Humanity, society, and property, all have claims and acknowledged
rights; let them all be considered. It is well known that the slaves on
these islands have always been kept in a state of greater ignorance of
the world and all practical matters than those inhabiting the border
States, or where there is a larger proportion of whites, with whom they
often labor and associate. To emancipate them at once would be to do a
great wrong to the white man, to the property, in whatever hands it
might be, and a still greater injury to the slave. There can be but one
way of disposing of this question which will satisfy the nation, and
quiet the fears of the conservative, and preserve the hopes of the
radical, which is, to pursue a _middle_ course--a policy which shall as
nearly as possible equalize the question to all parties. Let the slave
be retained on the plantation where he is found; and, as no race are so
much attached to their own locality, so let them remain, place them
under a proper system of APPRENTICESHIP, with a mild code of laws, where
every right shall be protected, where suitable instruction, civil and
religious, shall be given, and where the marriage rite shall be
administered and respected. Under such laws and beneficent institutions,
this territory would soon be settled by men from the West, the North,
and from Europe, intelligent, enterprising, and industrious, who would
retrieve its worn-out fields, and introduce new systems of culture, with
all the modern labor-saving utensils. With kind treatment and new hopes,
the simple sons of Africa would have inducements to labor and to await
with patient hope the future and its rewards. Then would Beaufort
District become what the Giver of all good designed it to be--the abode
of an industrious, peaceful, and prosperous community. The production of
its great staple, 'Sea-Island cotton,' would be immensely increased, and
its quality improved, till it rivaled the silks of the Old World. The
yield of rice would be doubled, and its gardens and orchards would
supply the North with fruits now known only to the tropics.

So soon as the new government was fairly inaugurated, and the condition
of the land and its future cultivation settled, a movement would of
necessity be made to found here a city which would be the great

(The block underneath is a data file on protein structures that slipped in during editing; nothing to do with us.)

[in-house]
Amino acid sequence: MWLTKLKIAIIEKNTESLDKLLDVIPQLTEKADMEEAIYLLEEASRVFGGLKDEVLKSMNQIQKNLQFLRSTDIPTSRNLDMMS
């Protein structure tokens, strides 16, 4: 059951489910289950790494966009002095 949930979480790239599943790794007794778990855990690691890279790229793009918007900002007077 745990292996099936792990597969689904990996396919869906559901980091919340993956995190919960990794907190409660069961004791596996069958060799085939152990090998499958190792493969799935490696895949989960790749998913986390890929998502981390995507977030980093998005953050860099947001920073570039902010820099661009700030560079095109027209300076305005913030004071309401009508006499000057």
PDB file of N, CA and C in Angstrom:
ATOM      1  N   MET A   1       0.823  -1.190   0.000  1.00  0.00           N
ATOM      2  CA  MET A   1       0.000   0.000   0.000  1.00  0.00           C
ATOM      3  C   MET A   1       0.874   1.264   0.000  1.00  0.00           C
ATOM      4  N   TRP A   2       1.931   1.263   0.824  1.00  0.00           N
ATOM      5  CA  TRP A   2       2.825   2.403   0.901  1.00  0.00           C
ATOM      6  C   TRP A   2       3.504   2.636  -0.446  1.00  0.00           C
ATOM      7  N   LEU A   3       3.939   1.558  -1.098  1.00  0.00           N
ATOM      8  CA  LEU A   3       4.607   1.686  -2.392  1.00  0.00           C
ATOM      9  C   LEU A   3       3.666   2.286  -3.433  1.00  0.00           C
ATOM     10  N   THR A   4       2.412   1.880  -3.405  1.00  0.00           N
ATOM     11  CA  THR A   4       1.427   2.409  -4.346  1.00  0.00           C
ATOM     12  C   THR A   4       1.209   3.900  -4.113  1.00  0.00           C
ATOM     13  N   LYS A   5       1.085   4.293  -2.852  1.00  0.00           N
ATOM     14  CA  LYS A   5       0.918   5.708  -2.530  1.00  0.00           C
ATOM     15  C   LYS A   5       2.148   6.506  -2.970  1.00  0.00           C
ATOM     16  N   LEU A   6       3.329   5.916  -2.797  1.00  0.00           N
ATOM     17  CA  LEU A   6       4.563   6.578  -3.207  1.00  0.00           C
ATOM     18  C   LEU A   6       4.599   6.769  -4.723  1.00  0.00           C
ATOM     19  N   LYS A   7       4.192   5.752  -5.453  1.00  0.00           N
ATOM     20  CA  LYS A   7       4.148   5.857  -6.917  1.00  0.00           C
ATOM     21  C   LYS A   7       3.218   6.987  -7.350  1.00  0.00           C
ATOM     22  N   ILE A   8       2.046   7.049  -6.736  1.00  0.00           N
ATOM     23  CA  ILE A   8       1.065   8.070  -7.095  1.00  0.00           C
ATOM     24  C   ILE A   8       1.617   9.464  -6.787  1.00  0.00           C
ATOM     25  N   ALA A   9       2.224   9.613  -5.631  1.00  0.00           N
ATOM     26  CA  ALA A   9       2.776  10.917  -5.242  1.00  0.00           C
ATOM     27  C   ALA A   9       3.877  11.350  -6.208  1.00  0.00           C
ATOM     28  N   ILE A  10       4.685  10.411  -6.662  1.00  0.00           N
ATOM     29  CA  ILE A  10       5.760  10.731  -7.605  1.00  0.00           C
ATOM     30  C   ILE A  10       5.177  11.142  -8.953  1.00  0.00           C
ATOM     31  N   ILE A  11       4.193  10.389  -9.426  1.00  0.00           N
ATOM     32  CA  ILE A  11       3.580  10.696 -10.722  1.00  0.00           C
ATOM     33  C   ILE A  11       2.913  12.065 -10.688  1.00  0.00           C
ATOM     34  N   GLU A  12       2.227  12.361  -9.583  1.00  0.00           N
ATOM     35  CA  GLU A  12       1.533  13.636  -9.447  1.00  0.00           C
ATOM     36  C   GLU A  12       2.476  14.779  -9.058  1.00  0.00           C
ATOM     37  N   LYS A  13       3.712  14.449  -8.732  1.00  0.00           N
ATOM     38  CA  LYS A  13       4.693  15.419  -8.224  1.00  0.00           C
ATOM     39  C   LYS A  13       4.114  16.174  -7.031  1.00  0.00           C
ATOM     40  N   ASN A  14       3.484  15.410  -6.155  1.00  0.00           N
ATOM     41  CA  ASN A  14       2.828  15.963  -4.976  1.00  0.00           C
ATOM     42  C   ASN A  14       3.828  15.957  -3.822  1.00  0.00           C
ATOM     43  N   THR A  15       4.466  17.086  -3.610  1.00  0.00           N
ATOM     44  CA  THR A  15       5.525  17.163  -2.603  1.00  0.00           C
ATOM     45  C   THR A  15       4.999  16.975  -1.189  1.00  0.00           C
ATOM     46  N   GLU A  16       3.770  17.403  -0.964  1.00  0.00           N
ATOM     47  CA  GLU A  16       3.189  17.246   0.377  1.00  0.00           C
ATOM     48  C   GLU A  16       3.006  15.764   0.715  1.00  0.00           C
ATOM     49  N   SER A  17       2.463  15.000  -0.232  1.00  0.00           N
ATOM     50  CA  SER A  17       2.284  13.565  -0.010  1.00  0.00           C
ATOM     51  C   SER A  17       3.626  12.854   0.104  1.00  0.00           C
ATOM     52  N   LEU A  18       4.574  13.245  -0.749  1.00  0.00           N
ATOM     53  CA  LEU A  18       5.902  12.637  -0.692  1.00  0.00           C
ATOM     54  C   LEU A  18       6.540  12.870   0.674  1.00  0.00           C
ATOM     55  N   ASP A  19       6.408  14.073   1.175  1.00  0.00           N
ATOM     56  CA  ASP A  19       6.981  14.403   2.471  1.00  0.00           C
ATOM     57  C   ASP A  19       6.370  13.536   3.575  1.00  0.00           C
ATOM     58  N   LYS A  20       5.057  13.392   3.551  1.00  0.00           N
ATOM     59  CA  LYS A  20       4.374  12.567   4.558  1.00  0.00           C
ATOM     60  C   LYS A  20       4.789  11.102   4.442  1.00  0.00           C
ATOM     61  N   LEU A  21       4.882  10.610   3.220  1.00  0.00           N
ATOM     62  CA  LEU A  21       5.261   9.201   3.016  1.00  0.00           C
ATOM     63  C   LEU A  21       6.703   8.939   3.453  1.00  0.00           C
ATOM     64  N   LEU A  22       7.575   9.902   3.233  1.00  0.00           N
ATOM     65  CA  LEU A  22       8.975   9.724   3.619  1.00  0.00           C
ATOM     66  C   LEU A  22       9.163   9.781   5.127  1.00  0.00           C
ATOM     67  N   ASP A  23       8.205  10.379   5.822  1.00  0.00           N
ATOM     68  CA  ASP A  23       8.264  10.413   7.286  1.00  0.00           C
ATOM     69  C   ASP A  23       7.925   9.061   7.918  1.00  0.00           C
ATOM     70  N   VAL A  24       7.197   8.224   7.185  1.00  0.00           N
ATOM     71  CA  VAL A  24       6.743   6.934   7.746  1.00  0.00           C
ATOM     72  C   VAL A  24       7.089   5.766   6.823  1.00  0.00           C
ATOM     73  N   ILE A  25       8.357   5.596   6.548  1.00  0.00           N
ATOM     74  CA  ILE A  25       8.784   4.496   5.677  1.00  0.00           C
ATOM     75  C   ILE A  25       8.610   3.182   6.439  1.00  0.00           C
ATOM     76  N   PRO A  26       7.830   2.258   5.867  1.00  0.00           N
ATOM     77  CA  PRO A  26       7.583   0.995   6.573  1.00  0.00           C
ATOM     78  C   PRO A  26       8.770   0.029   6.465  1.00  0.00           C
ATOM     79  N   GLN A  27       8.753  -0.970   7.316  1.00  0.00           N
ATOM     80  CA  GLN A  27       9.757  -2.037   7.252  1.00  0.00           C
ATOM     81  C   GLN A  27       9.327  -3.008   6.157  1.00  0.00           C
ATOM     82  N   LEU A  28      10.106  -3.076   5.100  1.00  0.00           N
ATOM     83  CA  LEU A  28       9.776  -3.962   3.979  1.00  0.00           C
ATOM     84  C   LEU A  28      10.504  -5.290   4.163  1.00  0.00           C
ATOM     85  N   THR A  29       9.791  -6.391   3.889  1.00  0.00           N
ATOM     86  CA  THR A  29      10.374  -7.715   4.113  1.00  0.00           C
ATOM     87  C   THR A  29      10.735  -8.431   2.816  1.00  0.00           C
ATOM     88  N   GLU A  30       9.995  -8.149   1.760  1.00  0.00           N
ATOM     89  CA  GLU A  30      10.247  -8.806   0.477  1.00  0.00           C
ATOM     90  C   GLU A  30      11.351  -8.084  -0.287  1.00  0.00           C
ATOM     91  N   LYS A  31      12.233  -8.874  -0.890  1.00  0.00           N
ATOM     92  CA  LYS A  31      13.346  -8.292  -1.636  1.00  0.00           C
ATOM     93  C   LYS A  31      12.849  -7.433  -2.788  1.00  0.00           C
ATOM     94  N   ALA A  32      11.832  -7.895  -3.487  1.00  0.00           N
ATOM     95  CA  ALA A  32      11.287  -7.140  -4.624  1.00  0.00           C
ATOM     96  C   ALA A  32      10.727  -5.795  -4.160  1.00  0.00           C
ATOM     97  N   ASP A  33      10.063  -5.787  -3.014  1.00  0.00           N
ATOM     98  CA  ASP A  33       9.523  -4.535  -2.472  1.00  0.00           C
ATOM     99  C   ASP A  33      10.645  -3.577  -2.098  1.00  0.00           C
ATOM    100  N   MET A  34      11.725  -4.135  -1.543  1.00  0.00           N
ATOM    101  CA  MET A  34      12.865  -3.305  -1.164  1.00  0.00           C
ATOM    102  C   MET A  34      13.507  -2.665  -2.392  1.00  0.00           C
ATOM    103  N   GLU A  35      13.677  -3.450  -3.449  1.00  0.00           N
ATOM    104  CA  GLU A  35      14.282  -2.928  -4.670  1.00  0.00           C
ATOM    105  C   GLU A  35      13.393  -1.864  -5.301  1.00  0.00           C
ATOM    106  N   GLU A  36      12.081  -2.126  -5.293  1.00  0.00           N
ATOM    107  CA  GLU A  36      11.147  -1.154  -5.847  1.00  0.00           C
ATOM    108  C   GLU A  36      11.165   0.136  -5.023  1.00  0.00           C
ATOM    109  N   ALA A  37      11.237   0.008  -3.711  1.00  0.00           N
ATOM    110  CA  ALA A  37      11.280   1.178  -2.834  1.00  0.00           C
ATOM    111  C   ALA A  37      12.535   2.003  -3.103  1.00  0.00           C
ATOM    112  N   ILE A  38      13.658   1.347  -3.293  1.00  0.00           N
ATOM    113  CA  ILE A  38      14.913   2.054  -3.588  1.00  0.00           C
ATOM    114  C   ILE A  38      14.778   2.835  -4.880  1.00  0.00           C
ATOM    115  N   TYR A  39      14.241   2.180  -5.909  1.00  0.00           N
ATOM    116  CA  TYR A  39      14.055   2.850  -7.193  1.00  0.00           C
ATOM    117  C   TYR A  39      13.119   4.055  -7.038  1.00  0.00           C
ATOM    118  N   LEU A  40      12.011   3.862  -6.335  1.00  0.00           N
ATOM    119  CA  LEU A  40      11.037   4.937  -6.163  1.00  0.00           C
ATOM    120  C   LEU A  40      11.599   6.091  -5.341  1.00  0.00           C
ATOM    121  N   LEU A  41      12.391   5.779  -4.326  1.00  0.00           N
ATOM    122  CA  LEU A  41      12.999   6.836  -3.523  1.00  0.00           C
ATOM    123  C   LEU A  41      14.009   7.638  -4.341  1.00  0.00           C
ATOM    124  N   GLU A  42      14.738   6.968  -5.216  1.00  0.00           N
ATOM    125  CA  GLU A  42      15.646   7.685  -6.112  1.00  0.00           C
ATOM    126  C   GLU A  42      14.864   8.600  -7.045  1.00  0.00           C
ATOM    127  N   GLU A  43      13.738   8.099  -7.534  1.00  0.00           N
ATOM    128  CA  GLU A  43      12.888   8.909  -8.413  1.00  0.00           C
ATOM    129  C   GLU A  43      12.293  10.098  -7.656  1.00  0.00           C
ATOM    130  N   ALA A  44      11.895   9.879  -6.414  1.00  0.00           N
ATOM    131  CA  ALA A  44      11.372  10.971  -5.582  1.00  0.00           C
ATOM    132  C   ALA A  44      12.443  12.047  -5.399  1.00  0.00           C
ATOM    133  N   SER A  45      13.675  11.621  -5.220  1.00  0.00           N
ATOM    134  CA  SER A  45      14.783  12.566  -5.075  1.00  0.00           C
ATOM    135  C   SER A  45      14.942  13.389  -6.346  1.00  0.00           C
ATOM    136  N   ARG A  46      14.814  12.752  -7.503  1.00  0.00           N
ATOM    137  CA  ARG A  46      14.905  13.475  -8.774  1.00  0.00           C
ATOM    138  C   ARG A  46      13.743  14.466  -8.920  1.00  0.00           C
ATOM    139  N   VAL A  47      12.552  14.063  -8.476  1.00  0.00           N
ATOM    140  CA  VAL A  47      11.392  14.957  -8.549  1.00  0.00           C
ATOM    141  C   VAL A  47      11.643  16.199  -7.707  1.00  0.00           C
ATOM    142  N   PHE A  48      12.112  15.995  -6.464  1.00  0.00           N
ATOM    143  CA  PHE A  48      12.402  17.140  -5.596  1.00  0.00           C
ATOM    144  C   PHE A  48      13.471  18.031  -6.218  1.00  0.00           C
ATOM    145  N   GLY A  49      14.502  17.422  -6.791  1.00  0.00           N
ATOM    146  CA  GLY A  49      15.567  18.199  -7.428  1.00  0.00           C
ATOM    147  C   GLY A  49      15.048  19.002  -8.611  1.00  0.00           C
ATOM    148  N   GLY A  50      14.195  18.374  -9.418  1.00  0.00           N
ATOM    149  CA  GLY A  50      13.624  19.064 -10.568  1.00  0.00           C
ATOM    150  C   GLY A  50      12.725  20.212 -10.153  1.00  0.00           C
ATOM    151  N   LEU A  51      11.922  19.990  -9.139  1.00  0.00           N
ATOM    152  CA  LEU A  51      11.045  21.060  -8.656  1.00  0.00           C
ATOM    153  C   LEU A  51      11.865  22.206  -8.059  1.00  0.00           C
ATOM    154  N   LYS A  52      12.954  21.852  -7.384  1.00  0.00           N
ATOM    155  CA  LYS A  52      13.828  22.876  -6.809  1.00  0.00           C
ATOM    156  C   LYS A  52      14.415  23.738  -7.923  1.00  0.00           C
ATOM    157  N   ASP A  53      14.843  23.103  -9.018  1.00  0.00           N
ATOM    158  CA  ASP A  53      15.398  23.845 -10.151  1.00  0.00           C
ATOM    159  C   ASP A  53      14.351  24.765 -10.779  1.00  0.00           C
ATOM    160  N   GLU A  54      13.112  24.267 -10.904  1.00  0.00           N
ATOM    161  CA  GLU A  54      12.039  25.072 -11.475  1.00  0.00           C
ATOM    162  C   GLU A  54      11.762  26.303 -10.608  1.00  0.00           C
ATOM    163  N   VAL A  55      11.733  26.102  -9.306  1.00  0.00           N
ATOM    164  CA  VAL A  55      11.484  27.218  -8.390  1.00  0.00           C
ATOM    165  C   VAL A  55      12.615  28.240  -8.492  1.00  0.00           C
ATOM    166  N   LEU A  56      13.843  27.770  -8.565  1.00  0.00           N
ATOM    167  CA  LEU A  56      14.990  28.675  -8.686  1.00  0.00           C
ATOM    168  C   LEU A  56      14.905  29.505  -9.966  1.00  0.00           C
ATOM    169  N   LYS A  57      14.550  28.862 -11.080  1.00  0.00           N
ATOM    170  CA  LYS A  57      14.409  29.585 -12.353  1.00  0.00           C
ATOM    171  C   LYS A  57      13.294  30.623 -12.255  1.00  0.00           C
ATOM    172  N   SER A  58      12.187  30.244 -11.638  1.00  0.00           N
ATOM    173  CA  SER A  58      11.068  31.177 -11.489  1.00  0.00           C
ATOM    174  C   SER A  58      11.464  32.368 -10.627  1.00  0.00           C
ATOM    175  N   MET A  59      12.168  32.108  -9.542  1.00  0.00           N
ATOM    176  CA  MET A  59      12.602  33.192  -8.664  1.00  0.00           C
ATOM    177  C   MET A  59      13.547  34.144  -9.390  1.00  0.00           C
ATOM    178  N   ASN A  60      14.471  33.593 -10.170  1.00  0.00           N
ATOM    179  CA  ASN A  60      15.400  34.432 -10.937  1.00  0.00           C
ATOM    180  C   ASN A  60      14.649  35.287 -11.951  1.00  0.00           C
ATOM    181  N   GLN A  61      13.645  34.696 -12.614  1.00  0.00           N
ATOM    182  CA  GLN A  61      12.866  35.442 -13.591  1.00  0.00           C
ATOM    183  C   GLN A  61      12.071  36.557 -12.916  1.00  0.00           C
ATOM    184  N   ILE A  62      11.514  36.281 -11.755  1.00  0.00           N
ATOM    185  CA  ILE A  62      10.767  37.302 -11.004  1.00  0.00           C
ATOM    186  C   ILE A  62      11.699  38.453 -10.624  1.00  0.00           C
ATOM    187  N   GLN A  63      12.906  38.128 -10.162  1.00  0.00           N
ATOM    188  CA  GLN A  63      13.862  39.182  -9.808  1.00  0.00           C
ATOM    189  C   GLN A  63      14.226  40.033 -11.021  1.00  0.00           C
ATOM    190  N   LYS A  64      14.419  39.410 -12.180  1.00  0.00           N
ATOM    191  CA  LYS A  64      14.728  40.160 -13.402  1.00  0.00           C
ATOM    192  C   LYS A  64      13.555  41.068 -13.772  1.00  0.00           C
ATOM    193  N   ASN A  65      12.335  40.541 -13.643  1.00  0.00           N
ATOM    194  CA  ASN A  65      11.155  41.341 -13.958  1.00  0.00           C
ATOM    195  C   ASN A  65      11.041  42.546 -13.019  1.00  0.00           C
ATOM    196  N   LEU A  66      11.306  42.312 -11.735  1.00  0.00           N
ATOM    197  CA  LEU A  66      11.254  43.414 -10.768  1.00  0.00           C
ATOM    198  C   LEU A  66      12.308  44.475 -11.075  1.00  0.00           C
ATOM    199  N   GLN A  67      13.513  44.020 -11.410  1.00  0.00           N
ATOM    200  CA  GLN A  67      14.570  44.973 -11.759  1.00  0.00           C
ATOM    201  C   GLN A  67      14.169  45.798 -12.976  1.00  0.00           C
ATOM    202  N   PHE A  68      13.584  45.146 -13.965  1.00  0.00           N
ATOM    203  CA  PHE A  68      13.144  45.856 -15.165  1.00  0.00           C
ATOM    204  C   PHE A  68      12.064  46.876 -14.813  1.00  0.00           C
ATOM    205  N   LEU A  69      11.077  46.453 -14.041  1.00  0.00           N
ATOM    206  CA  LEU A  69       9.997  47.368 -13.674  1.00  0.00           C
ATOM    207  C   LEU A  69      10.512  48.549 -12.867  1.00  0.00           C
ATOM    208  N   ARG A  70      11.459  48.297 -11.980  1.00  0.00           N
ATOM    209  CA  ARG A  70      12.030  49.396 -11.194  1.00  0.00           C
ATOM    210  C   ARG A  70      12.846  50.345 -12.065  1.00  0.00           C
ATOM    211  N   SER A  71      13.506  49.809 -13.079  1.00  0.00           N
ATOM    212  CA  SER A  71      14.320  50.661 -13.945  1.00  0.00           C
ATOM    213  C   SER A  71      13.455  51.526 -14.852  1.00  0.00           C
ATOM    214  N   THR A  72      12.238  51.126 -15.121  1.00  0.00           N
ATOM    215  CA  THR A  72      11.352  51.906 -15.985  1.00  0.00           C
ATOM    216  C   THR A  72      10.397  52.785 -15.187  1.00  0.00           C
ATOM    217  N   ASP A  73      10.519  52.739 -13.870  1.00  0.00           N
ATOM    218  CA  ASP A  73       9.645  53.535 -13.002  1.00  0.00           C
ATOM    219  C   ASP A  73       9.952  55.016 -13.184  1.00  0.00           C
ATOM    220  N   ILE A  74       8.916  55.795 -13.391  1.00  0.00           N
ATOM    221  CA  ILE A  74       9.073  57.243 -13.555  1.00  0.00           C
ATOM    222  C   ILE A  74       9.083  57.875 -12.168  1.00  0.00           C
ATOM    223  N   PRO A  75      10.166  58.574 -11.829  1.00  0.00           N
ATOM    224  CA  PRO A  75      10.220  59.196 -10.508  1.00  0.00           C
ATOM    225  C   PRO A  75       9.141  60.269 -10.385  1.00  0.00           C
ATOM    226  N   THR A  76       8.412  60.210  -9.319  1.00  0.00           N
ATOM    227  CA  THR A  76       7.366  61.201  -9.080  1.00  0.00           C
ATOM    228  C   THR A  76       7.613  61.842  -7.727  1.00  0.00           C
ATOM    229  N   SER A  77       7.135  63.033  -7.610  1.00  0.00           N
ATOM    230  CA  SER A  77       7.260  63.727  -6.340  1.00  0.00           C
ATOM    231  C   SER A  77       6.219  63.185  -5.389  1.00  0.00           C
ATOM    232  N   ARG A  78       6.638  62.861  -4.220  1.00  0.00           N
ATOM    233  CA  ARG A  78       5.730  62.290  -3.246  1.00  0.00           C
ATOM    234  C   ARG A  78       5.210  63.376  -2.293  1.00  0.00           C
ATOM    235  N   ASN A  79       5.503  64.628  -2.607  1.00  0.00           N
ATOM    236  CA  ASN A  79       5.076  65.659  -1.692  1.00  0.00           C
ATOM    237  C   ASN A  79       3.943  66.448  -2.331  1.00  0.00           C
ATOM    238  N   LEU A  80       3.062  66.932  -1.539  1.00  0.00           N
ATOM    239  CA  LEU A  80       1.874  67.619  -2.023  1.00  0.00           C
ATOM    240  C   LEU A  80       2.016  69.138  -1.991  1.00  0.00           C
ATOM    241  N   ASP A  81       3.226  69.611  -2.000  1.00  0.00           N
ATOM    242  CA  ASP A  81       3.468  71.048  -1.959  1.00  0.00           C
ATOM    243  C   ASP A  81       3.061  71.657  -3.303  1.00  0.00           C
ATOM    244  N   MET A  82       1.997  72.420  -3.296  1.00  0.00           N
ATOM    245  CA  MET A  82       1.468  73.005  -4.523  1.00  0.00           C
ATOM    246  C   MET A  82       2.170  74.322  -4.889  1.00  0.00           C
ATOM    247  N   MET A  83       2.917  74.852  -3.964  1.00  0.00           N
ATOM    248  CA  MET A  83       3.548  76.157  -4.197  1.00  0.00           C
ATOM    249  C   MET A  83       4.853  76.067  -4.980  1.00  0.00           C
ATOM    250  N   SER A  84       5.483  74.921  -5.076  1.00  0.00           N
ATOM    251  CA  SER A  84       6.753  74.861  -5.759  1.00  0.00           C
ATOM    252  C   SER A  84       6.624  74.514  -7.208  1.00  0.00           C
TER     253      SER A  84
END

commercial metropolis of the South.

Charleston was 'located' at the wrong place, simply with the object of
being as distant as possible from the Spanish settlements, and has
always suffered from an insufficient depth of water on its bars to
accommodate the largest class of merchant ships. It has barely sixteen
feet of water at high tide, and ships loaded as lightly as possible
have often been obliged to wait for weeks to enter or leave the port. A
decrease of one or two feet in its main channel would, in its palmiest
days, have been fatal to its prosperity. The sinking of a dozen ships
loaded with stone has no doubt placed a permanent barrier to the
entrance of all but a small class of vessels. The ships themselves may
soon be displaced or destroyed by the sea-worm, but the New England
granite will prove a lasting monument to the folly and madness of the
rebellion. The destruction of the best part of the city by fire seems
also to show that Providence has designed it to be ranked only with the
cities of the past.

The productions of South Carolina have always been large and valuable,
and since the completion of their system of railroad facilities they
have greatly increased; therefore a commercial city is a necessity, and
Port Royal must be its locality. Here is the noblest harbor south of the
Chesapeake, with a draught of water of from twenty-five to thirty feet,
enough for the largest-sized ships, and sufficient anchorage room for
all the navies of the world. Our government should here have a naval
depot to take the place of Norfolk, since there is no more suitable